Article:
Activity Stream seems to depend on the hidden window early enough that we think we’re going to have to find an alternative there, but once we do, we should get a bit of a win on start-up time.

Browser Adjustment Project (In-Progress by Gijs Kruitbosch)

Gijs updated the patch so that the adjustment causes the main thread to skip every other VSync rather than swithing us to 30fps globally2.

We passed the patch off to Denis Palmeiro, who has a sophisticated set-up that allows him to measure a pageload benchmark using frame recording. Unfortunately, the results we got back suggested that the new approach regressed visual page load time significantly in the majority of cases.

We’re in the midst of using the same testing rig to test the original global 30fps patch to get a sense of the magnitude of any improvements we could get here. Denis is also graciously measuring the newer patch to see if it has any positive benefits towards power consumption.

Better about:newtab Preloading (In-Progress by Gijs Kruitbosch)

By default, users see about:newtab / a.k.a Activity Stream when they open new tabs. One of the perceived performance optimizations we’ve done for many years now is to preload the next about:newtab in the background so that the next time that the user opens a tab, the about:newtab is all ready to roll.

This is a perceived performance optimization where we’re moving work around rather than doing less work.

Right now, we preload a tab almost immediately after the first tab is opened in a window. That means that the first opened tab is never preloaded, but the second one is. This is for historical reasons, but we think we can do better.

Gijs is working on making it so that we choose a better time to preload the tab – namely, when we’ve found an idle pocket of time where the user doesn’t appear to be doing anything. This should also mean that the first new tab that gets opened might also be preloaded, assuming that enough idle time was made available to trigger the preload. And if there wasn’t any idle time, that’s also good news – we never got in the users way by preloading when it’s clear they were busy doing something else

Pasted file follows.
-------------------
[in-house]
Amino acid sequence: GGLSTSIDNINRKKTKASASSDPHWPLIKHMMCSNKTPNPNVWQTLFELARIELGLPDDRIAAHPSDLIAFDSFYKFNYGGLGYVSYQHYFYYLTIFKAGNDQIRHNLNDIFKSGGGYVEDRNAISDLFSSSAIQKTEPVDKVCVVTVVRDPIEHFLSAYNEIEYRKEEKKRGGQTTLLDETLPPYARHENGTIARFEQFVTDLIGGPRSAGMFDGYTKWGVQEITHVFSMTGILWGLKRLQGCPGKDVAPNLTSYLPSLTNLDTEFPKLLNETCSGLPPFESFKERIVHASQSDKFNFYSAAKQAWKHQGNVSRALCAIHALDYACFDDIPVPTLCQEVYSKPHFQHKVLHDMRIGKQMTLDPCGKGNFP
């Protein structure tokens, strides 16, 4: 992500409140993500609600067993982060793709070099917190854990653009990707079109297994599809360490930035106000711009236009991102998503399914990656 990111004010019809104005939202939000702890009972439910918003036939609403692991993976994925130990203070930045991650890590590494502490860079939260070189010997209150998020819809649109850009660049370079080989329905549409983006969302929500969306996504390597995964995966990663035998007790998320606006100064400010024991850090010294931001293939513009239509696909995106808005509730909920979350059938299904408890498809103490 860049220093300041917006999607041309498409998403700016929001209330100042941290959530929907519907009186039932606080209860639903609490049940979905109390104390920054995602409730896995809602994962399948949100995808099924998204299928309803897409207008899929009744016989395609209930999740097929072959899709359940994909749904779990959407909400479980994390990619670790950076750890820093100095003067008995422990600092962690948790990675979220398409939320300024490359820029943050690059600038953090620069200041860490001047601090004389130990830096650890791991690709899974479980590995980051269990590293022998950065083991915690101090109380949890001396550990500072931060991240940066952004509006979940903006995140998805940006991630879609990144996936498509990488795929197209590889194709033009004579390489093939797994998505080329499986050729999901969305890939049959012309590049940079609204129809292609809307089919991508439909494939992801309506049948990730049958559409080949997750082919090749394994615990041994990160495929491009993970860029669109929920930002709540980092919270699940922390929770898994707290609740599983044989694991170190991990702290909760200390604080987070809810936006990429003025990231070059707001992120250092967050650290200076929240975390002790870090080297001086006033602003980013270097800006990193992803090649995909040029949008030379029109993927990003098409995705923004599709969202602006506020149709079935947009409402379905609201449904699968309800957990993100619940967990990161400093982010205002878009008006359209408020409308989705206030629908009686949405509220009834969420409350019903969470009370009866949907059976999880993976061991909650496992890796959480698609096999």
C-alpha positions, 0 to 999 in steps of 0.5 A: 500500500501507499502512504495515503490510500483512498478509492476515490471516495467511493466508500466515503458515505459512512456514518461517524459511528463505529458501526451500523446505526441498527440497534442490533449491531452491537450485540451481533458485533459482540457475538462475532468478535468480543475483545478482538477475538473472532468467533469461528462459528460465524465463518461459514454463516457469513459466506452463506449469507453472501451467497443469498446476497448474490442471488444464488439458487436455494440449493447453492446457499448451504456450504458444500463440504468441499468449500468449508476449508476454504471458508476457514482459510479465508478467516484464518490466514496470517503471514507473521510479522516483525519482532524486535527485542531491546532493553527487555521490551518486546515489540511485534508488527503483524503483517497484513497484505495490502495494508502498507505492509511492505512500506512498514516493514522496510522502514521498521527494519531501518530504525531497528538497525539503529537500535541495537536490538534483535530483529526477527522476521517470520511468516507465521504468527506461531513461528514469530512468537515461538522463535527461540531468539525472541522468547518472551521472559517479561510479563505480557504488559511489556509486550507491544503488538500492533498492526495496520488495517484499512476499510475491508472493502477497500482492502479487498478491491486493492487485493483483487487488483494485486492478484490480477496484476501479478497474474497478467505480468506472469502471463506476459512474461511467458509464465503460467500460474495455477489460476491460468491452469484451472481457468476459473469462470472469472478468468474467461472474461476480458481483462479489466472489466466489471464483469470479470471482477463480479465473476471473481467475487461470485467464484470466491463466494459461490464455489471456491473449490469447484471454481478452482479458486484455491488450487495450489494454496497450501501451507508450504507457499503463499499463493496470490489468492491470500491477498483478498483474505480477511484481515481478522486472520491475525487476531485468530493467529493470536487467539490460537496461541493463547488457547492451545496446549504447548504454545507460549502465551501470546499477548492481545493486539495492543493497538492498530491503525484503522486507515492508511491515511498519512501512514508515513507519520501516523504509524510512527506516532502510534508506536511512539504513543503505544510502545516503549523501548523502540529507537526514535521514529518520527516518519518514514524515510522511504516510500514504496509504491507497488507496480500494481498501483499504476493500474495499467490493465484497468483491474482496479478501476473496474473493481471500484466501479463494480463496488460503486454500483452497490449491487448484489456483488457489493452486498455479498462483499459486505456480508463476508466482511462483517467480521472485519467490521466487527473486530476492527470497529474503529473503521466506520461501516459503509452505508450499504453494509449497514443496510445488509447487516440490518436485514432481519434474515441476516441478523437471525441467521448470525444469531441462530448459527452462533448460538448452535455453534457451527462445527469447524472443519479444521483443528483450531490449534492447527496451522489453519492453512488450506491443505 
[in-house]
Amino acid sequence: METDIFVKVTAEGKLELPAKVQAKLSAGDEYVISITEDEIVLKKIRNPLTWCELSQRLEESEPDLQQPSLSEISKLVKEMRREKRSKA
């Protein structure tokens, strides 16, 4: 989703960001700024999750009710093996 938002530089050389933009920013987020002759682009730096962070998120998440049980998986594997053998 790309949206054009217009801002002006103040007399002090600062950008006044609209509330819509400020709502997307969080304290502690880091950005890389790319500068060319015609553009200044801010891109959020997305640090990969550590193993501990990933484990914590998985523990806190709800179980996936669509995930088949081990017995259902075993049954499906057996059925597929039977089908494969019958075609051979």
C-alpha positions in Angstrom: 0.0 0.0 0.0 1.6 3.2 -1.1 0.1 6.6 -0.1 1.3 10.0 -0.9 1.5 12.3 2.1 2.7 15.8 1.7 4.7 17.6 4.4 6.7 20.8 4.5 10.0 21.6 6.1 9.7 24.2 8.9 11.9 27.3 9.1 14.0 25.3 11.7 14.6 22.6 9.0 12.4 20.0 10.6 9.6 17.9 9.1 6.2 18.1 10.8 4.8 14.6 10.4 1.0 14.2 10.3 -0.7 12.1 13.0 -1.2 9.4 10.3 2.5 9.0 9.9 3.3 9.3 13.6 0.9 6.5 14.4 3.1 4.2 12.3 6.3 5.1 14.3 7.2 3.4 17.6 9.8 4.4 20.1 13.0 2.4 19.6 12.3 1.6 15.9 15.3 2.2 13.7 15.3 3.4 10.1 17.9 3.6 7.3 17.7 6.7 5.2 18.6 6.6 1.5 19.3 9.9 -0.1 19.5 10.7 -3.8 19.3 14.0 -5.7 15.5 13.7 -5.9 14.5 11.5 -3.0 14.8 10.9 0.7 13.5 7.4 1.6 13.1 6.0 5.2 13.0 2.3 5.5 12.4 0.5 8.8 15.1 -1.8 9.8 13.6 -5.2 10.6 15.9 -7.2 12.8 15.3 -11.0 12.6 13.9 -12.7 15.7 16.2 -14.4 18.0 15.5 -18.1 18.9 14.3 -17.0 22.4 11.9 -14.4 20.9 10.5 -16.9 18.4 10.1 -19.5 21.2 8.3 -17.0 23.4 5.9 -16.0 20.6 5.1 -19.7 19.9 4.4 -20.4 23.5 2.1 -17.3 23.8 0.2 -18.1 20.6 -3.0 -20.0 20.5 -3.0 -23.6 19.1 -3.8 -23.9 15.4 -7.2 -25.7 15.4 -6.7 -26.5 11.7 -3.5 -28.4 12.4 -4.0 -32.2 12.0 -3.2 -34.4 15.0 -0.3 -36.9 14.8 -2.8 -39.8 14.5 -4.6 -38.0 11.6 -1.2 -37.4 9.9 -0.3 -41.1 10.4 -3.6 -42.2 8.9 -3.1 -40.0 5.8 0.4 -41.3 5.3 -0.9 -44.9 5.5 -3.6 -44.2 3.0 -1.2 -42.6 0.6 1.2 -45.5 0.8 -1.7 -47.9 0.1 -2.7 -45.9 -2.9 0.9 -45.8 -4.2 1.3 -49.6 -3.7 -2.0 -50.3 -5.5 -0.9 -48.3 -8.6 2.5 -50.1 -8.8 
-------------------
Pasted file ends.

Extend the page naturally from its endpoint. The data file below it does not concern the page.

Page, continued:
Experiments with the Process Priority Manager (In-Progress by Mike Conley)

The Process Priority Manager has been enabled on Nightly for a few weeks now. Except for a (now fixed) issue where audio playing in background tabs would drop samples periodically, it’s been all quiet for regression reports.

The next step is to file a bug to run an experiment on Beta to see how this work impacts page load time.

Enable the separate Activity Stream content process by default (Stalled by Mike Conley)

This work is temporarily stalled while I work on other things, so there’s not too much to report here.

Grab bag of notable performance work


  1. Check out that commit date – 2003! 

  2. The idea here being that we can then continue to composite scrolling and video at 60fps, but main thread paints will only be updated at 30fps 

Firefox Front-End Performance Update #12

Well, here I am again – apologizing about a late update. Lots of stuff has been going on performance-wise in the Firefox code-base, and I’ll just be covering a small section of it here.

You might also notice that I changed the title of the blog series from “Firefox Performance Update” to “Firefox Front-end Performance Update”, to reflect that the things the Firefox Front-end Performance team is doing to keep Firefox speedy (though I’ll still add a grab-bag of other performance related work at the end).

So what are we waiting for? What’s been going on?

Migrate consumers to the new Places Observer system (Paused by Doug Thayer)

Doug was working on this later in 2018, and successfully ported a good chunk of our bookmarks code to use the new batched Places Observer system. There’s still a long-tail of other call sites that need to be updated to the new system, but Doug has shifted focus from this to other things in the meantime.

Document Splitting (In-Progress by Doug Thayer)

With WebRender becoming an ever-closer reality to our general user population, Doug has been focusing on “Document Splitting”, which makes WebRender more efficient by splitting updates that occur in the browser UI from updates that occur in the content area.

This has been a pretty long-haul task, but Doug has been plugging away, and landed a significant chunk of the infrastructure for this. At this time, Doug is working with kats to make Document Splitting integrate nicely with Async-Pan-Zooming (APZ).

The current plan is for Document Splitting to land disabled by default, since it’s blocked by parent-process retained display lists (which still have a few bugs to shake out).